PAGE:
# 1648 A Pythagorean Triple Logic Puzzle with a Triangular Card Deck

Contents

### Today’s Puzzle:

It’s been a few years since I’ve made one of these Pythagorean triple logic puzzles. The triangles in it are shaped a little different than in years past because I also wanted to make a deck of Pythagorean triple cards that are shaped like equilateral triangles or at least as close as I can get to equal sides. This puzzle won’t be easy, but do give it a try!

PUZZLE DIRECTIONS: This puzzle is NOT drawn to scale. Although all of the angles may look like 60-degree angles, none of them are. The marked angles are 90 degrees. Lines that look parallel are NOT parallel. Although side lengths look equal, they are NOT equal. Most rules of geometry do not apply here: in fact, non-adjacent triangles in the drawing might actually overlap.

No geometry is needed to solve this puzzle. All that is needed is logic and the table of Pythagorean triples under the puzzle. The puzzle only uses triples in which each leg and each hypotenuse is less than 100 units long. The puzzle has only one solution.  Print the puzzles or type the solution in this excel file: 12 Factors 1639-1648

### Triangular Card Deck of Pythagorean Triples:

You can make this deck of 50 playing cards to help you solve the puzzle or perhaps to play a domino-type game. Print each group of 25 cards on a separate sheet of paper. Cut the cards out along the solid lines and fold the cards on the dotted lines. Use a glue stick to keep the front of each card attached to its back. Laminate the cards, if desired. The right angles are the only angles marked on the cards, and the hypotenuses are all along the folded edges. Note: Some sides will not match with any other side in the deck, and the 57-76-95 triangle does not match sides with ANY triangle with a hypotenuse less than 100.  ### Factors of the Number 1648:

• 1648 is a composite number.
• Prime factorization: 1648 = 2 × 2 × 2 × 2 × 103, which can be written 1648 = 2⁴ × 103.
• 1648 has at least one exponent greater than 1 in its prime factorization so √1648 can be simplified. Taking the factor pair from the factor pair table below with the largest square number factor, we get √1648 = (√16)(√103) = 4√103.
• The exponents in the prime factorization are 4 and 1. Adding one to each exponent and multiplying we get (4 + 1)(1 + 1) = 5 × 2 = 10. Therefore 1648 has exactly 10 factors.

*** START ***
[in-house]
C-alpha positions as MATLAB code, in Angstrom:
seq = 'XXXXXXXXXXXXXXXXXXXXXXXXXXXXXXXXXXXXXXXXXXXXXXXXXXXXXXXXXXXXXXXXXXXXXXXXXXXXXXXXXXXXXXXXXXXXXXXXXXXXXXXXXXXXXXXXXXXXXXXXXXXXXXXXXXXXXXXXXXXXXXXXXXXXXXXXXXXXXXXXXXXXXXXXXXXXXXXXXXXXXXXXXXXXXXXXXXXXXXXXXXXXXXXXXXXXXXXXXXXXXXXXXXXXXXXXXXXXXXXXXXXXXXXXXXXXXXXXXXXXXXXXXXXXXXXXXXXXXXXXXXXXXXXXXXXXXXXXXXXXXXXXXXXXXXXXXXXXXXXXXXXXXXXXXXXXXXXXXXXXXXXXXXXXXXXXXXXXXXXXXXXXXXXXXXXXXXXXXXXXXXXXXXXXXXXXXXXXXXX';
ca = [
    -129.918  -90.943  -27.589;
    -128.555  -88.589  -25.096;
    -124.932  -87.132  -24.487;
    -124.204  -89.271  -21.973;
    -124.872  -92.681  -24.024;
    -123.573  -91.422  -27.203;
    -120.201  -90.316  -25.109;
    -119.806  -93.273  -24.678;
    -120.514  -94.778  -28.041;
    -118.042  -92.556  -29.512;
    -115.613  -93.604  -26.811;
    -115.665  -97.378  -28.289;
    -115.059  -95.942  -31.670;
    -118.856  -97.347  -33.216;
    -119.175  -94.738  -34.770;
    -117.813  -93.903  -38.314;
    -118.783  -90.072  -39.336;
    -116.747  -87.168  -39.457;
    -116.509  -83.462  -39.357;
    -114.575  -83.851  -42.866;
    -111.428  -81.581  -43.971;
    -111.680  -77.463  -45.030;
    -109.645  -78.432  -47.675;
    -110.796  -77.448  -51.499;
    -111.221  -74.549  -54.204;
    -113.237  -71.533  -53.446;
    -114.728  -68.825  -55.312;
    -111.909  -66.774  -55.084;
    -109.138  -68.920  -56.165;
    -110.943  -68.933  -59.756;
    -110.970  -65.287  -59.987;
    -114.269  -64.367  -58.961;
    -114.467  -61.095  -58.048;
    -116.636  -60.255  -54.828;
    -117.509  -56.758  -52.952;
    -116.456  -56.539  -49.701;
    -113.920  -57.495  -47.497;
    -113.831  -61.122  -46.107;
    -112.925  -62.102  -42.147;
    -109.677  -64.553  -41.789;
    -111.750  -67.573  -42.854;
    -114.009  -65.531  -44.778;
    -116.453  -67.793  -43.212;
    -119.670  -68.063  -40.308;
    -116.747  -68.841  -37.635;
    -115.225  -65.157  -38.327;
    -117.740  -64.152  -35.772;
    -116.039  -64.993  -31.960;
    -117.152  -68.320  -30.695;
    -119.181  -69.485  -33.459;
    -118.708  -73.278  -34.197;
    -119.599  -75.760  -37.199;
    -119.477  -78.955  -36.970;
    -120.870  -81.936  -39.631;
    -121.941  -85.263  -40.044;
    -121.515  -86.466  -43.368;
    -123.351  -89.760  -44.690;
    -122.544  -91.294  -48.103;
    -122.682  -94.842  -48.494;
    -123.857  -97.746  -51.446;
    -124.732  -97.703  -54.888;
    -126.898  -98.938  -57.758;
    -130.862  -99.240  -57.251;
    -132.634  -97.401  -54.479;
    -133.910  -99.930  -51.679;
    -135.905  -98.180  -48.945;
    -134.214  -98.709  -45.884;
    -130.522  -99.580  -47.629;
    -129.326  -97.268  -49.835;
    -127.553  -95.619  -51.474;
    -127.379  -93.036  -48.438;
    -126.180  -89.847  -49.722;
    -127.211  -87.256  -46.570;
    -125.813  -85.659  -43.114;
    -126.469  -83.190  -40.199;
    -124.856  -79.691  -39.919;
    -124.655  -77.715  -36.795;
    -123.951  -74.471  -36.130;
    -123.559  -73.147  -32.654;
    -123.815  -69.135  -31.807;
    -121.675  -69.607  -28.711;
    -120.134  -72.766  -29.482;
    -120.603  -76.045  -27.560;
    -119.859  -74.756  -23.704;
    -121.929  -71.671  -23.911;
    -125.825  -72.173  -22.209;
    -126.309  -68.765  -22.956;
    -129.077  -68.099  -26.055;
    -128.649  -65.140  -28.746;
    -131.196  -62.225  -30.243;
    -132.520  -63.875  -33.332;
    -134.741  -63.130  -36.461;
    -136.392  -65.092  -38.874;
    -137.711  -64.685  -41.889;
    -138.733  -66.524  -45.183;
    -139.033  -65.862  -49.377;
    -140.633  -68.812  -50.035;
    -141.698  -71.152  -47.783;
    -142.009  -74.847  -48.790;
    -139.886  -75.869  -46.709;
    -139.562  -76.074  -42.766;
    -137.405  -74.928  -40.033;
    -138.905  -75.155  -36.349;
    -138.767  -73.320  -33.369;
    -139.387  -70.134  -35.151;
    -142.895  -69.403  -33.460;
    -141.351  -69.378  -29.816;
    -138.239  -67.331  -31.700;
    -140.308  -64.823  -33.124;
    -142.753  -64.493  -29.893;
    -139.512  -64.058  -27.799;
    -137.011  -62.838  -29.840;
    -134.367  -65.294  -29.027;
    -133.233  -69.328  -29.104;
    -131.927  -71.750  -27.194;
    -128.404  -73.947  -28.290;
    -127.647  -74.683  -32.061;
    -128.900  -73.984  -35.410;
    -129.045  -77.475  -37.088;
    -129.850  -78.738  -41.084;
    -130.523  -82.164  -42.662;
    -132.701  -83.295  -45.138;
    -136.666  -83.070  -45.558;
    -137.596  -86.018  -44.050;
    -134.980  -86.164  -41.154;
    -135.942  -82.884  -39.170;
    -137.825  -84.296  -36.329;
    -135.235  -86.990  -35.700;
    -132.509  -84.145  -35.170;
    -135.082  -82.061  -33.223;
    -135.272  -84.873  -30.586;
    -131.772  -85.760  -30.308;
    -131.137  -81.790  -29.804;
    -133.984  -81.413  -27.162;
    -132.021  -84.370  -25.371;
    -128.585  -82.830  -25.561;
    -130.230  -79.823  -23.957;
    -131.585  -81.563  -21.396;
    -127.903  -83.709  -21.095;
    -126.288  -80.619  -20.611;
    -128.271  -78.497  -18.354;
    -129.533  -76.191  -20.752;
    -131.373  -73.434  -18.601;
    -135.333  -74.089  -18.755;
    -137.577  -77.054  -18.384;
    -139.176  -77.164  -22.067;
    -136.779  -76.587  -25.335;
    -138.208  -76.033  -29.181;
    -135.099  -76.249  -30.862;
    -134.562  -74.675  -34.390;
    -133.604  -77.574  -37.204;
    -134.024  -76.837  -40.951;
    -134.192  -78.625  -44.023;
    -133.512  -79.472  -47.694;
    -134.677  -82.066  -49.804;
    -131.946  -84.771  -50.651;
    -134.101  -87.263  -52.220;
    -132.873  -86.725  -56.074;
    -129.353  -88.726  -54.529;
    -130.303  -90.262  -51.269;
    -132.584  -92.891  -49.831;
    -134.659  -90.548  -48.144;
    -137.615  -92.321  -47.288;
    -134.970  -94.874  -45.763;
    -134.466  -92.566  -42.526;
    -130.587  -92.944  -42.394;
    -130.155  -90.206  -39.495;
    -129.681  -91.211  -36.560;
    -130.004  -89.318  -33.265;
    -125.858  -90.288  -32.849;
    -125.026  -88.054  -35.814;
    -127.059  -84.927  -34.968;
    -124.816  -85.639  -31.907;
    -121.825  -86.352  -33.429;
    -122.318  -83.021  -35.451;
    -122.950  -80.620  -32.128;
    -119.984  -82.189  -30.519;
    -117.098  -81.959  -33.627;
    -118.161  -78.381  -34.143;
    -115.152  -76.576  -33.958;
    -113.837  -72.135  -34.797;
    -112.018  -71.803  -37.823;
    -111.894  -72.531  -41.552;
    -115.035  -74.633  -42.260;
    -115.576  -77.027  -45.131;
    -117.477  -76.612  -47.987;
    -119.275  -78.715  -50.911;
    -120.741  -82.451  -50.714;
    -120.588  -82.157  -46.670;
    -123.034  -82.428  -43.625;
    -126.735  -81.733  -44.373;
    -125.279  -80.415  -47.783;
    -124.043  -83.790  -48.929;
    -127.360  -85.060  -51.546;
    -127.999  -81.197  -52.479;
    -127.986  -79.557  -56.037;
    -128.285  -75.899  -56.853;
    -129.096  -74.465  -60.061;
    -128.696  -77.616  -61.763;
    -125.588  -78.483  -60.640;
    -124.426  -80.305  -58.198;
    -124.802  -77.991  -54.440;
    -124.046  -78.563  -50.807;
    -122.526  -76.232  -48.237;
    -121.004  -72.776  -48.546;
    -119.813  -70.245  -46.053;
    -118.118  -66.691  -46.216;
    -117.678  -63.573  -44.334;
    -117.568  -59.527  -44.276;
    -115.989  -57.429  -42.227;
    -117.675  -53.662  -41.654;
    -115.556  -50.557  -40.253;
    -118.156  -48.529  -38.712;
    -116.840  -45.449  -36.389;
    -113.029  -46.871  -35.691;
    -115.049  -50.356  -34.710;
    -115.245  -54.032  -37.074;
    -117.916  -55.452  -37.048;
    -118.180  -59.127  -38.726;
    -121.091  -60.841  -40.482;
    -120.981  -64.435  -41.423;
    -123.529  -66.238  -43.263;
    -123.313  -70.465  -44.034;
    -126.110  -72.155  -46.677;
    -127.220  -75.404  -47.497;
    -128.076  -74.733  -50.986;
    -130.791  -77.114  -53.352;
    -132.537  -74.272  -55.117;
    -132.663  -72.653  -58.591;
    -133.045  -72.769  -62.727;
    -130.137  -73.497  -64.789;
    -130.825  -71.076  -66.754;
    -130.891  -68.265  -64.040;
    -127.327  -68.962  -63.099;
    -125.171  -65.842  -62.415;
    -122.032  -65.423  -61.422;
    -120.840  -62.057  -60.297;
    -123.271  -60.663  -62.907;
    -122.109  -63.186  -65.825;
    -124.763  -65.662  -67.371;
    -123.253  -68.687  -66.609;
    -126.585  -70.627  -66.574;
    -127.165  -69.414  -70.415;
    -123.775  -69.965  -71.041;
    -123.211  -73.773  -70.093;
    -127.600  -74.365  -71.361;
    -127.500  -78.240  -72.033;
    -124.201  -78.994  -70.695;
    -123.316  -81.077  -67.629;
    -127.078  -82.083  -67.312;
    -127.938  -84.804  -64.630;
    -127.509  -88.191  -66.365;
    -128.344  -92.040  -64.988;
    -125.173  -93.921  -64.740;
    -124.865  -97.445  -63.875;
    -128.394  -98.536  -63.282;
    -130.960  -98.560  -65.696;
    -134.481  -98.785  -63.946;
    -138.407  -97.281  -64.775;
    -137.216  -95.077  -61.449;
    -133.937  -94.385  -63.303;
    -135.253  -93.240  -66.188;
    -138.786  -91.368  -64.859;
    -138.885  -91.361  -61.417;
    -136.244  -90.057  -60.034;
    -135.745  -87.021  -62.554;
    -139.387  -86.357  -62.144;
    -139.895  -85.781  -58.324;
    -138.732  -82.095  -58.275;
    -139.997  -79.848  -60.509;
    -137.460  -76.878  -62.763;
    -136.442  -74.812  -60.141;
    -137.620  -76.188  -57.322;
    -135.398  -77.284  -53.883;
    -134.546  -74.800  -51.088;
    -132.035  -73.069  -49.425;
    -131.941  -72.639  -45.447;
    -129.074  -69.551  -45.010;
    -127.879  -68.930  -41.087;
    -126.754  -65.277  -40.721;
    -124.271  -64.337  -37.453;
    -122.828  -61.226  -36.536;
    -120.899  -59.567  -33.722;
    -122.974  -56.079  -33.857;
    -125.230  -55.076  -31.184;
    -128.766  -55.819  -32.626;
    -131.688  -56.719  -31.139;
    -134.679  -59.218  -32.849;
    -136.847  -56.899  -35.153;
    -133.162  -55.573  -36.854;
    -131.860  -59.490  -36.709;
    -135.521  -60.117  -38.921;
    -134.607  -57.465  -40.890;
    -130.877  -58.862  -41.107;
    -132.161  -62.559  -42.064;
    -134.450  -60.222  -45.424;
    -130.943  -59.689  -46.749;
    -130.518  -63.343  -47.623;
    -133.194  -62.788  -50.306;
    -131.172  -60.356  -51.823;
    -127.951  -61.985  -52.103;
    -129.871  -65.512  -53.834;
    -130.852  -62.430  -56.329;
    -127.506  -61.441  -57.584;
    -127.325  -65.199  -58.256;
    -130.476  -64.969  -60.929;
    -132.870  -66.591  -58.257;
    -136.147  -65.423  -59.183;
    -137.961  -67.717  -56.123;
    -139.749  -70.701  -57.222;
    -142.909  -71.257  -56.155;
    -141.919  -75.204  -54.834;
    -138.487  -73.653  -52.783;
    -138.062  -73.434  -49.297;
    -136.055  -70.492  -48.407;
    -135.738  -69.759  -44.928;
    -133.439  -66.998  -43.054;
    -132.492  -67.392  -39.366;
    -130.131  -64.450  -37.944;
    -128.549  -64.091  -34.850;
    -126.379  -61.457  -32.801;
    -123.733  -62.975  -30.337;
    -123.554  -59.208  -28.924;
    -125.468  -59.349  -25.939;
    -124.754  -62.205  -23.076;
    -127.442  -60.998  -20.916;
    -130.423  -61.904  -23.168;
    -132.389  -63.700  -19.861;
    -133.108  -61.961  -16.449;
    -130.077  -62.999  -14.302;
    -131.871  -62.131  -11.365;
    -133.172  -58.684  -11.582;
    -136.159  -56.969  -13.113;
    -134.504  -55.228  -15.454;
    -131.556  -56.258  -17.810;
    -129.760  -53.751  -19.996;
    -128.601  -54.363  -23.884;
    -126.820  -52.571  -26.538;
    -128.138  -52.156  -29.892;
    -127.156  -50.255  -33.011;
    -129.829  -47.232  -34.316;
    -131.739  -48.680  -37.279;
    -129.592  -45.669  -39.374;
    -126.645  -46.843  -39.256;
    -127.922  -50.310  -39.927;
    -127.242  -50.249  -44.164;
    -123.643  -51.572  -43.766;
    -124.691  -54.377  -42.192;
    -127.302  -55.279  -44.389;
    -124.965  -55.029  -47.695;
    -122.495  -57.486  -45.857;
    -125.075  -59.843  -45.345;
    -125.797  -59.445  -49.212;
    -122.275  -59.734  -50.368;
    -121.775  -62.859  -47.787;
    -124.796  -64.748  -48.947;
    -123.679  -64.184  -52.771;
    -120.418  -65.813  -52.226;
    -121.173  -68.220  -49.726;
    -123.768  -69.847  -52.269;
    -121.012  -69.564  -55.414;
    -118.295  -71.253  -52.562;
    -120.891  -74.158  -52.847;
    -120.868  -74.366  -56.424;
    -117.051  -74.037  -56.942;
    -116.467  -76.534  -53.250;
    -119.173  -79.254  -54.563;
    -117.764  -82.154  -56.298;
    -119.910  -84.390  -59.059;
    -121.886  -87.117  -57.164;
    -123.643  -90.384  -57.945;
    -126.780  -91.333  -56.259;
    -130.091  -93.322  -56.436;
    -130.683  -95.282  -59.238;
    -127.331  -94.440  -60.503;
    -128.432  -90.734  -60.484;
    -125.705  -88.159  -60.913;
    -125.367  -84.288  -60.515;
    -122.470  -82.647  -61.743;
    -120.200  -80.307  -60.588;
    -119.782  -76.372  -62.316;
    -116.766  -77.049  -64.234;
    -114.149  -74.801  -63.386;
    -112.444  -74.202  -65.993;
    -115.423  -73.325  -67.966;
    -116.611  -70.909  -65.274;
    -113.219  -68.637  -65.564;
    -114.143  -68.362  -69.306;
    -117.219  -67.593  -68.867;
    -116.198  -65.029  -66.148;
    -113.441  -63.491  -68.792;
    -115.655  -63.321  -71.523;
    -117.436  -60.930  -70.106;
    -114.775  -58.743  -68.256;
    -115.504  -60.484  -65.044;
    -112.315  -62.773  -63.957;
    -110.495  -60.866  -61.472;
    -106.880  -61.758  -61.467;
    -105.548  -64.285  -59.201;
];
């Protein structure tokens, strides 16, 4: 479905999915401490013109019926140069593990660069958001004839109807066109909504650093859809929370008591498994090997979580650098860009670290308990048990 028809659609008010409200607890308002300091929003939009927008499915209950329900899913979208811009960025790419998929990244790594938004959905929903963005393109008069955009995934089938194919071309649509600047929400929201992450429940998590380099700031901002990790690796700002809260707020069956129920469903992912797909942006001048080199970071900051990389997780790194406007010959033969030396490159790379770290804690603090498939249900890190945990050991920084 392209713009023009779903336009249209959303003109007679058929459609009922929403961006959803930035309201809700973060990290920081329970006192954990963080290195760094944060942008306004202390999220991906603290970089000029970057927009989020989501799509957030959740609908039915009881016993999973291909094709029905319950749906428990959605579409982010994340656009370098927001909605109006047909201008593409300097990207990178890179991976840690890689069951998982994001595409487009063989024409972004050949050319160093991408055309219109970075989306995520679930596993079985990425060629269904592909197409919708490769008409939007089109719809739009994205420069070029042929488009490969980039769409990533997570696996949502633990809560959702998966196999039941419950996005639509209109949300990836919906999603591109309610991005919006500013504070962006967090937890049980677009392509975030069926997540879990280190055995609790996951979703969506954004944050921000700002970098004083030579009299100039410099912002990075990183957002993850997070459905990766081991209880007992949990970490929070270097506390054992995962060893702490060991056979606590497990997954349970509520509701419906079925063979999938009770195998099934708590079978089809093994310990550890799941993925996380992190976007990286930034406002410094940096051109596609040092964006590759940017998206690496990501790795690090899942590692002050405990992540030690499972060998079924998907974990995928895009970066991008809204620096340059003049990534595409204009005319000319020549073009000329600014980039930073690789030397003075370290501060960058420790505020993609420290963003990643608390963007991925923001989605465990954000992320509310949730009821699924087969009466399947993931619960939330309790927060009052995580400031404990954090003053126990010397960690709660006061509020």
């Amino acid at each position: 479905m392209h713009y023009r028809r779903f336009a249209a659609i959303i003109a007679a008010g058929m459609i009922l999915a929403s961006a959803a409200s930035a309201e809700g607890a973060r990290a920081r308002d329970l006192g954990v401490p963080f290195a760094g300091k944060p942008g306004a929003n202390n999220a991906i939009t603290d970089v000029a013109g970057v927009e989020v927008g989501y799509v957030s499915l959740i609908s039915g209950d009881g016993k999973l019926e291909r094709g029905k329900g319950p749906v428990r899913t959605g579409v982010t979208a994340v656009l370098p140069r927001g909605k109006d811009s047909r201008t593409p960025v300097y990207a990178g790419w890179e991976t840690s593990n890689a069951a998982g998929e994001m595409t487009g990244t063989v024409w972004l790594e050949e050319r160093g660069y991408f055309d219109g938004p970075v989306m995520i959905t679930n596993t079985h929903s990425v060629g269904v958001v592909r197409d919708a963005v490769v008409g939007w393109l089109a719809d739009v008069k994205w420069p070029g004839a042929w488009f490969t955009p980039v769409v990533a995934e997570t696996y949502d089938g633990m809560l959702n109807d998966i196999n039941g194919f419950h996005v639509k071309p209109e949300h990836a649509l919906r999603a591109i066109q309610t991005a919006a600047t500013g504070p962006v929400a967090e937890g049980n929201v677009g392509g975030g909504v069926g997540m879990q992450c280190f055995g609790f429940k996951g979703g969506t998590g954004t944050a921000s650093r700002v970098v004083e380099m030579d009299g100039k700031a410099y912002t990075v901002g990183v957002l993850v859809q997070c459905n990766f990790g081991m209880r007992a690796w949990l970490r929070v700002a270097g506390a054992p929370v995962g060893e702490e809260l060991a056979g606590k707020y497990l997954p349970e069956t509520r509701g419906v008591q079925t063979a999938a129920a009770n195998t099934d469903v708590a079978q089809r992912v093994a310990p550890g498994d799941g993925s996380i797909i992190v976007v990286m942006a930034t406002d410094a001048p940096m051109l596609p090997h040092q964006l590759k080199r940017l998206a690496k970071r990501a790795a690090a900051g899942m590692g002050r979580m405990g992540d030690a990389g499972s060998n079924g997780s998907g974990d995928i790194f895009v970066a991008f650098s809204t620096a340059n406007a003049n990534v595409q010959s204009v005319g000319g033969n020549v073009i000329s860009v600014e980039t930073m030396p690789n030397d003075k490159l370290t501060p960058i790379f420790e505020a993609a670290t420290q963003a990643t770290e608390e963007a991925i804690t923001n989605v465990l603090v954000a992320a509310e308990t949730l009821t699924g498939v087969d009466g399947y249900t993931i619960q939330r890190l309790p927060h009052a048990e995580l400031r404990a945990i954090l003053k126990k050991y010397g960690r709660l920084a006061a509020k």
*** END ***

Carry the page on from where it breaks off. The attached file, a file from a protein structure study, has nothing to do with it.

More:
• The factors of 1648 are outlined with their factor pair partners in the graphic below. ### More About the Number 1648:

1648 is not the hypotenuse of any Pythagorean triples because none of its prime factors leave a remainder of 1 when divided by 4.

1648 is the difference of two squares three different ways:
413² – 411² = 1648,
208² – 204² = 1648, and
107² – 99² = 1648.

That means 1648 is a leg in THREE Pythagorean triples calculated from
413² – 411², 2(413)(411), 413² + 411²;
208² – 204², 2(208)(204), 208² + 204²; and
107² – 99², 2(107)(99), 107² + 99².

1648 can be expressed as 2(824)(1), 2(412)(2), 2(206)(4), as well as 2(103)(8).

That means 1648 is a leg in FOUR Pythagorean triples calculated from
2(824)(1), 824² – 1², 824² + 1²;
2(412)(2), 412² – 2², 412² + 2²;
2(206)(4), 206² – 4², 206² + 4²; and
2(103)(8), 103² – 8², 103² + 8².

Sometimes those formulas produce duplicate triples, but not this time. 1648 is in SEVEN Pythagorean triples!
1648-339486-339490,
1648-84864-84880,
1648-21186-21250,
1648-678975-678977,
1648-169740-169748,
1648-42420-42452,
1648-10545-10673.

Aren’t you glad that today’s puzzle was limited to triples with hypotenuses less than 100? I certainly wouldn’t want any of those triples with 1648 as a side to be part of any puzzle! But 2-digit sides, 16 and 48, helped to make today’s puzzle, and I do hope you were able to solve it today!

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